Clapper said that onset of commercial encryption has accelerated by seven years.

Talking to a breakfast for journalists hosted by the Christian Science Monitor, this  shortened timeline has had “a profound effect on the NSA’s ability to collect, particularly against terrorists.

The number was based on the projected growth maturation and installation of commercially available encryption. What had been forecasted for seven years ahead, three years ago, was accelerated to now, because of the revelation of the leaks.

He did not think this was a good thing because it meant better protection for American consumers from the arms race of hackers constantly trying to penetrate software worldwide.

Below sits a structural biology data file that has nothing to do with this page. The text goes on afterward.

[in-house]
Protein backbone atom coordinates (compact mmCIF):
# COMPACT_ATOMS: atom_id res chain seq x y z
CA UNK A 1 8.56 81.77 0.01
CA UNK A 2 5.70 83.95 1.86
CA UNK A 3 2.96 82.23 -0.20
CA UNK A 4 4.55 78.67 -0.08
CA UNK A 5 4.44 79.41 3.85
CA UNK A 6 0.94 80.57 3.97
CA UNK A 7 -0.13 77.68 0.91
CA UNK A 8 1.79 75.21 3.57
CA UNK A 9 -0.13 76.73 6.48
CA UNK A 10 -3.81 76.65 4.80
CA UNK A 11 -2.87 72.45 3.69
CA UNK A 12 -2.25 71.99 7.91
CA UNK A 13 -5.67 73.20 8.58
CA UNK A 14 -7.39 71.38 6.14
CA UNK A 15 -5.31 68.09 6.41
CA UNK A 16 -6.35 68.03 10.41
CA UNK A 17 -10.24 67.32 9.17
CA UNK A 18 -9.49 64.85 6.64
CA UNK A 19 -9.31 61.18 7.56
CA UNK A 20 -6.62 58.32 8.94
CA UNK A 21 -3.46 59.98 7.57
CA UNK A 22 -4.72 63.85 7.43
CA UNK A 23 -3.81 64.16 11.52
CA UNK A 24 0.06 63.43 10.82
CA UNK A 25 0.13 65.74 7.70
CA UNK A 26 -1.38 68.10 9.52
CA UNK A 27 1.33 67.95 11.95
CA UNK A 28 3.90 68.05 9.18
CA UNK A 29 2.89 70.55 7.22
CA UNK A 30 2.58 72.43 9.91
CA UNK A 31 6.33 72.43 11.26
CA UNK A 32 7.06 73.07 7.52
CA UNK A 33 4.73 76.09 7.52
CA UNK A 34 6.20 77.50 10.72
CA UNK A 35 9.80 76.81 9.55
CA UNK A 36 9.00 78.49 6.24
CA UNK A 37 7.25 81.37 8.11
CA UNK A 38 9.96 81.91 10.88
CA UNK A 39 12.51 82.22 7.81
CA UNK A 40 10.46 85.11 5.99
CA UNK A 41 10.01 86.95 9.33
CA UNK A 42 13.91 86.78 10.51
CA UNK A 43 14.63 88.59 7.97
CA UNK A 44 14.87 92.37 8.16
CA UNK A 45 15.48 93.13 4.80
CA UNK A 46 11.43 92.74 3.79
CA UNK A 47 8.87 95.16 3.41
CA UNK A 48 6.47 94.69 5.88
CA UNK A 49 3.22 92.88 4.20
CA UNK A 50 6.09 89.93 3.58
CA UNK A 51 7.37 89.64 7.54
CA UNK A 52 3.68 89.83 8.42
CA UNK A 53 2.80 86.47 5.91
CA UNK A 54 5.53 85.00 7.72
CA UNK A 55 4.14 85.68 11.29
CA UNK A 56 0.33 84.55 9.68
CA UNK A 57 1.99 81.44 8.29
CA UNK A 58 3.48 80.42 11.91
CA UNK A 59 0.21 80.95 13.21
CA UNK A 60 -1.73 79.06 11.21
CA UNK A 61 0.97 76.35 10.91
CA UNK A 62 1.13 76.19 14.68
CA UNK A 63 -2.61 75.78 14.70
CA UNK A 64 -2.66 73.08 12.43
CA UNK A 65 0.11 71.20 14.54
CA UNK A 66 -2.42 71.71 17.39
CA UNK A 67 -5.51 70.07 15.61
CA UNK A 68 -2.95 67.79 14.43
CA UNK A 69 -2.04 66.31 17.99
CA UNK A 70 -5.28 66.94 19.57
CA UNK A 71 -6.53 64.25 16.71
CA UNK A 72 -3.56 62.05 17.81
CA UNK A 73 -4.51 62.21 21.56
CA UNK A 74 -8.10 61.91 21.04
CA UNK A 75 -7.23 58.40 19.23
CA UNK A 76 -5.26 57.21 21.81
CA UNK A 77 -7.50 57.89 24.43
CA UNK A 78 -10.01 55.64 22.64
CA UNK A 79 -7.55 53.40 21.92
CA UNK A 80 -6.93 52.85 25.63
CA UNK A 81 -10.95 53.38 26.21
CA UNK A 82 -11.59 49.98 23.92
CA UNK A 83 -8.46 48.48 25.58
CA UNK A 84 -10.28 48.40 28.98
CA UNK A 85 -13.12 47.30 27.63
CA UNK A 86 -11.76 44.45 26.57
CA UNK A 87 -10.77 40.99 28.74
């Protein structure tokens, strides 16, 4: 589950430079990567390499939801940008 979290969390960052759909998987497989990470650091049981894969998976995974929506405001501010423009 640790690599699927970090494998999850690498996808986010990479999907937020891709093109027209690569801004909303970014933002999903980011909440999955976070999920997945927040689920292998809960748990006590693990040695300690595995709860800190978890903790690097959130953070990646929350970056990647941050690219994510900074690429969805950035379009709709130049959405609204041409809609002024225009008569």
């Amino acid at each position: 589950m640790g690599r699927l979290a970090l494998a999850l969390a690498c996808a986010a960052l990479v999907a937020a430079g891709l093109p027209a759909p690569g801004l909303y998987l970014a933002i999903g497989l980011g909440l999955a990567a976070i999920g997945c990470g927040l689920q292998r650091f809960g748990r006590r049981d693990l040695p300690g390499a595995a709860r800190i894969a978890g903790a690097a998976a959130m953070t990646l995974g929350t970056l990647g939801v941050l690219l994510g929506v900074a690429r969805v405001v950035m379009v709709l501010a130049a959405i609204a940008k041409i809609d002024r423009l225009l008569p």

Clapper acknowledged that there is no such thing as unbreakable encryption from his perspective. “In the history of mankind, since we’ve been doing signals intelligence, there’s really no such thing, given proper time, and proper application of technology.”

Unfortunately for him, Snowden’s revelations that the NSA was spying on everyone made ordinary people just as paranoid as terrorists.